Universal Language Selector/Alternative Designs
In addition, to the current design design, two additional designs have been considered:
- Minimal contextual selector. A selector that is almost invisible, but offers help where it is needed. By taking advantage of contextual information, it provides the most likely options.
- The original proposal by Arun Ganesh. The result of the first exploration of the problem at the 2011 Mumbai Hackathon.
Minimal Contextual Selector
The contextual design is based on two elements: the trigger and the language status indicator.
For the contextual design, the trigger initially consists in the current language indicator. When the user clicks on it, it turns into a search box with a list of suggestions. Users can either type to look for a language or select one from the list.
- Initially the list will include likely languages based on the same criteria used for the "Helpful Exploration" design variant.
- Common languages for which the content is not available will be shown as disabled in the list.
- Search will be performed for language names (in any language), countries and regions where languages are spoken and ISO codes.
- A link to settings will be shown at the bottom of the list to adjust input and display settings.
To allow users to easily jump between languages and provide direct access to some settings where they are needed, notification-like messages are shown when:
- Language is changed. The user is notified that the language has been changed and he is provided a link to return to the previous language.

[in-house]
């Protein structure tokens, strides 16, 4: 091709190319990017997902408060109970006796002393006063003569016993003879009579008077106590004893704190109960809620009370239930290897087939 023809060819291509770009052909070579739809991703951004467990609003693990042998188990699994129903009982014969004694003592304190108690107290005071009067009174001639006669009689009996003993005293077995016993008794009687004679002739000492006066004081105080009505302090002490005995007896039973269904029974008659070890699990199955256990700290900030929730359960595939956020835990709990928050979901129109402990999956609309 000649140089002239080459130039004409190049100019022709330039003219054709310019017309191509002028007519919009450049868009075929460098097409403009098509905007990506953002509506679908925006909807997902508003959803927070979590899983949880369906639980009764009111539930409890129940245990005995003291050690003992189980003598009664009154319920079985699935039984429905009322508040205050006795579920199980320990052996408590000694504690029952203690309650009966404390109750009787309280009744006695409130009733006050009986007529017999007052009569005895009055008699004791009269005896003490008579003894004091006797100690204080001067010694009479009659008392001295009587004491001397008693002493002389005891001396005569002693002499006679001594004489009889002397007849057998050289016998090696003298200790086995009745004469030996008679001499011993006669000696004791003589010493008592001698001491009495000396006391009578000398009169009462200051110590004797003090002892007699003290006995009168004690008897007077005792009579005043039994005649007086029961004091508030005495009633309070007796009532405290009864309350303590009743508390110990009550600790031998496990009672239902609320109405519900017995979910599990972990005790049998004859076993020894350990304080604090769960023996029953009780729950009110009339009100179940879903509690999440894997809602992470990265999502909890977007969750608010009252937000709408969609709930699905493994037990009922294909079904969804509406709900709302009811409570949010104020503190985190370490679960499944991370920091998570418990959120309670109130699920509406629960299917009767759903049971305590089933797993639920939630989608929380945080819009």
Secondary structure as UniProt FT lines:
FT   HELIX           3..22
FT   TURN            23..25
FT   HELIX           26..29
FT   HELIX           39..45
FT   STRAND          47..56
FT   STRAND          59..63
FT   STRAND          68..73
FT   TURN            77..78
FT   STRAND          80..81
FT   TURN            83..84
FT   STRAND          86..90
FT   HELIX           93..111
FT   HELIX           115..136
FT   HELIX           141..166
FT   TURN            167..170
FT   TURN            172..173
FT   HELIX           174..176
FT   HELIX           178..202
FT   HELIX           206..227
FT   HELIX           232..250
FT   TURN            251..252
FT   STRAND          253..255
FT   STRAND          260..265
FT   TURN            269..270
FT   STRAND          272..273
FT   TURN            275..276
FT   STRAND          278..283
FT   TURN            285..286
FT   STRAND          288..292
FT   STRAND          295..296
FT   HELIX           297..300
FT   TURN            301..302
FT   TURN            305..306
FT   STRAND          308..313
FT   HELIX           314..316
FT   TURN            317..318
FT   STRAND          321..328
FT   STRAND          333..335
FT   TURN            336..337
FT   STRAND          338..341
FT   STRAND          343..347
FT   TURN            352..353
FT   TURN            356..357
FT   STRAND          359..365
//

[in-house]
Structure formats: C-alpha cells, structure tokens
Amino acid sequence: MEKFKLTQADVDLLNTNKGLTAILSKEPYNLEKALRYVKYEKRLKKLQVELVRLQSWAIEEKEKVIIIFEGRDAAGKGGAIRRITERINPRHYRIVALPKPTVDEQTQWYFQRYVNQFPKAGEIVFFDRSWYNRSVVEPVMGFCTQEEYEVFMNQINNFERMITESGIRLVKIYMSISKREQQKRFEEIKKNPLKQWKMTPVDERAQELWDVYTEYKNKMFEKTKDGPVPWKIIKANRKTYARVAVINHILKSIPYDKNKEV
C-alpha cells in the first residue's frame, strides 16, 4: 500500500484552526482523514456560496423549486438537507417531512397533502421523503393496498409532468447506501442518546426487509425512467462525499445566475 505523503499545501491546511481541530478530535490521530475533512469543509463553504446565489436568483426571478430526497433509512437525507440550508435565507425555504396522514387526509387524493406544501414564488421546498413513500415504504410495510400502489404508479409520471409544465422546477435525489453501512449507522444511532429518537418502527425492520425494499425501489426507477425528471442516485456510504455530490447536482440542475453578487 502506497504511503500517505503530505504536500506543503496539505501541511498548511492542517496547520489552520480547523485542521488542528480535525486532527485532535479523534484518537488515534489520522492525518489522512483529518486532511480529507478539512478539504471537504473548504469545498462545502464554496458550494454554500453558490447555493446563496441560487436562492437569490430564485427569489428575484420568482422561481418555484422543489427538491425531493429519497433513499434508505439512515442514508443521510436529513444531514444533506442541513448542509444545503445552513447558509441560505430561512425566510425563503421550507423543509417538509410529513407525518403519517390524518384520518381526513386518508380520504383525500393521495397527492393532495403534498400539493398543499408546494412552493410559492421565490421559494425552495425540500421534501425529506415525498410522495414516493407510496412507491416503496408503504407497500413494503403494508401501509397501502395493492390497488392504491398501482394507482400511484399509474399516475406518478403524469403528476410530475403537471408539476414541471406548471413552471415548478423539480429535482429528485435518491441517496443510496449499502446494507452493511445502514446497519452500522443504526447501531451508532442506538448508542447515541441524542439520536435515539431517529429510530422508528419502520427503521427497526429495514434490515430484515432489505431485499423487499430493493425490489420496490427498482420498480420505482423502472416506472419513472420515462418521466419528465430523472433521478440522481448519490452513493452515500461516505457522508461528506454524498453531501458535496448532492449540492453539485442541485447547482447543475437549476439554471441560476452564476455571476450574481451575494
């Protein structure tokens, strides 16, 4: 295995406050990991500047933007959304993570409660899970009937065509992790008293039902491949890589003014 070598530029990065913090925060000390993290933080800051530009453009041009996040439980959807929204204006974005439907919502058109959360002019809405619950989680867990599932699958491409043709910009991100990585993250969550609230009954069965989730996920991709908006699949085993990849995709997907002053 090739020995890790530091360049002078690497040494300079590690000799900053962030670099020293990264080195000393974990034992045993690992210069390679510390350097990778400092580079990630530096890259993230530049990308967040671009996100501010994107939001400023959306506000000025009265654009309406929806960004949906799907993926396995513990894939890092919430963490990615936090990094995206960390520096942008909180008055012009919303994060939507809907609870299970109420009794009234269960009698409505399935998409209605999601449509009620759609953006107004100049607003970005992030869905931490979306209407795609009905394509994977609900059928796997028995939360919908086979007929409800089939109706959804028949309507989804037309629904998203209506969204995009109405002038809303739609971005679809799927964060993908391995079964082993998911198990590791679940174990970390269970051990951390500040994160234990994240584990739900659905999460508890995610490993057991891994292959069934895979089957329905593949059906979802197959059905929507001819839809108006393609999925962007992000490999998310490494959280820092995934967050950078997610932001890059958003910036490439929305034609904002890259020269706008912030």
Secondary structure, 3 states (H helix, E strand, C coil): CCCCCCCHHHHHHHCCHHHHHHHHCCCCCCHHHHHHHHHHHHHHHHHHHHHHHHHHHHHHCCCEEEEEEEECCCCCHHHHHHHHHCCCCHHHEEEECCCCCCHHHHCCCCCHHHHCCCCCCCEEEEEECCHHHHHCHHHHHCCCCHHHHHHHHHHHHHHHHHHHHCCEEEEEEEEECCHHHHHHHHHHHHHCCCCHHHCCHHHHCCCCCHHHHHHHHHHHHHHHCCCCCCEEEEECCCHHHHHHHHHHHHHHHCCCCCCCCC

- User accesses for the first time a version of the site that is not in his likely languages. Since the user may not understand the content, a message suggesting the user to change the language to one of the likely ones is shown.
- Font download is disabled and the user may have font display problems. When there is a chance of content not being properly displayed, a link to font settings is provided.
In addition, the status indicator provides access to previous languages set. So it acts as a direct access to the most common languages used.
Arun Ganesh's Original design
At the 2011 Mumbai Hackathon, a small team began discussions addressing a major problem facing Wikimedia sites: language selection. The team put their heads together and came up with several ideas. The basic workflow was captured by Arun Ganesh; he put together a pdf file.
Once the selector is shown, the user may go about selecting the language of choice.
Note that all languages are to be displayed in their native spelling and with native fonts. Additionally, ISO codes should be displayed next to them.
The selector should begin with two panes, one on top of each other.
The first pane shall include a flattened map of the world divided into basic "regions" (not nation borders). The system should auto-detect the region that the user is located in (either via geoip lookup or GPS coordinate lookup in the case of mobile phones) and have that region auto-selected (and displayed in the lower pane).